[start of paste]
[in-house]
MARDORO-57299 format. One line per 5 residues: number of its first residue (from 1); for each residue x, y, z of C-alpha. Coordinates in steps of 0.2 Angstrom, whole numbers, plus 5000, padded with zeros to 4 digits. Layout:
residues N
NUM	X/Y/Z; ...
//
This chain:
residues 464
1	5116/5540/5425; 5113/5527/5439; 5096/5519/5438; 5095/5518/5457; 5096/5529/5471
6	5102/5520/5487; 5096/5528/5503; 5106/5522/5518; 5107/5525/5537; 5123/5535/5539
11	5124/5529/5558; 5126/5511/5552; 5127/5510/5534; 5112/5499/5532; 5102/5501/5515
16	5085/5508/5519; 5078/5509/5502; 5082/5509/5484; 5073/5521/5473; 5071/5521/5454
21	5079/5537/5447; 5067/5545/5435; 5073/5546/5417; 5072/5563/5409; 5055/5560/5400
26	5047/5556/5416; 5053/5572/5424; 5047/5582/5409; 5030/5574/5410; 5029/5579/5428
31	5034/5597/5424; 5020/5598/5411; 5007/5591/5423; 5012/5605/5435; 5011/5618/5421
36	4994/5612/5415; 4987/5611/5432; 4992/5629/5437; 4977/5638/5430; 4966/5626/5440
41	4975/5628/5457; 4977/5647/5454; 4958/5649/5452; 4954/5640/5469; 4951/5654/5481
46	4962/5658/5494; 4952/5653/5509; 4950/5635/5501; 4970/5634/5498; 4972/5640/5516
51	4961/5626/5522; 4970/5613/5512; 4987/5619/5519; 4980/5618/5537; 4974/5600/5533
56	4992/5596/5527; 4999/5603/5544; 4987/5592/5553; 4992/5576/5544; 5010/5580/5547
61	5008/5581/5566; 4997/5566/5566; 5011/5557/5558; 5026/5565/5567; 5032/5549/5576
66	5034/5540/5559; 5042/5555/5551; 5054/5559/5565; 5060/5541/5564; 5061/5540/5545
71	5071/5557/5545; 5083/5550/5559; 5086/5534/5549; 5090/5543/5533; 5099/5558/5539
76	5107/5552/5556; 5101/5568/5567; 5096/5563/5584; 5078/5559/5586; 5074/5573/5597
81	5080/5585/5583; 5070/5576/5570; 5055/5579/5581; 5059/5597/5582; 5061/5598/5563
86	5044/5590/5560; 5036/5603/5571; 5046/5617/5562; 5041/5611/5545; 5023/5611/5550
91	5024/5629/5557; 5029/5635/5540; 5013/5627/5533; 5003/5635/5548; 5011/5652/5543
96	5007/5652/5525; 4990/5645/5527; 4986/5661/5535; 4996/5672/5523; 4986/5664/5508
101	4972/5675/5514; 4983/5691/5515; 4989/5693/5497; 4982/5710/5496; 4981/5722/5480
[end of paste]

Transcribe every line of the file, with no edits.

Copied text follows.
[in-house]
MARDORO-57299 format. One line per 5 residues: number of its first residue (from 1); for each residue x, y, z of C-alpha. Coordinates in steps of 0.2 Angstrom, whole numbers, plus 5000, padded with zeros to 4 digits. Layout:
residues N
NUM	X/Y/Z; ...
//
This chain:
residues 464
1	5116/5540/5425; 5113/5527/5439; 5096/5519/5438; 5095/5518/5457; 5096/5529/5471
6	5102/5520/5487; 5096/5528/5503; 5106/5522/5518; 5107/5525/5537; 5123/5535/5539
11	5124/5529/5558; 5126/5511/5552; 5127/5510/5534; 5112/5499/5532; 5102/5501/5515
16	5085/5508/5519; 5078/5509/5502; 5082/5509/5484; 5073/5521/5473; 5071/5521/5454
21	5079/5537/5447; 5067/5545/5435; 5073/5546/5417; 5072/5563/5409; 5055/5560/5400
26	5047/5556/5416; 5053/5572/5424; 5047/5582/5409; 5030/5574/5410; 5029/5579/5428
31	5034/5597/5424; 5020/5598/5411; 5007/5591/5423; 5012/5605/5435; 5011/5618/5421
36	4994/5612/5415; 4987/5611/5432; 4992/5629/5437; 4977/5638/5430; 4966/5626/5440
41	4975/5628/5457; 4977/5647/5454; 4958/5649/5452; 4954/5640/5469; 4951/5654/5481
46	4962/5658/5494; 4952/5653/5509; 4950/5635/5501; 4970/5634/5498; 4972/5640/5516
51	4961/5626/5522; 4970/5613/5512; 4987/5619/5519; 4980/5618/5537; 4974/5600/5533
56	4992/5596/5527; 4999/5603/5544; 4987/5592/5553; 4992/5576/5544; 5010/5580/5547
61	5008/5581/5566; 4997/5566/5566; 5011/5557/5558; 5026/5565/5567; 5032/5549/5576
66	5034/5540/5559; 5042/5555/5551; 5054/5559/5565; 5060/5541/5564; 5061/5540/5545
71	5071/5557/5545; 5083/5550/5559; 5086/5534/5549; 5090/5543/5533; 5099/5558/5539
76	5107/5552/5556; 5101/5568/5567; 5096/5563/5584; 5078/5559/5586; 5074/5573/5597
81	5080/5585/5583; 5070/5576/5570; 5055/5579/5581; 5059/5597/5582; 5061/5598/5563
86	5044/5590/5560; 5036/5603/5571; 5046/5617/5562; 5041/5611/5545; 5023/5611/5550
91	5024/5629/5557; 5029/5635/5540; 5013/5627/5533; 5003/5635/5548; 5011/5652/5543
96	5007/5652/5525; 4990/5645/5527; 4986/5661/5535; 4996/5672/5523; 4986/5664/5508
101	4972/5675/5514; 4983/5691/5515; 4989/5693/5497; 4982/5710/5496; 4981/5722/5480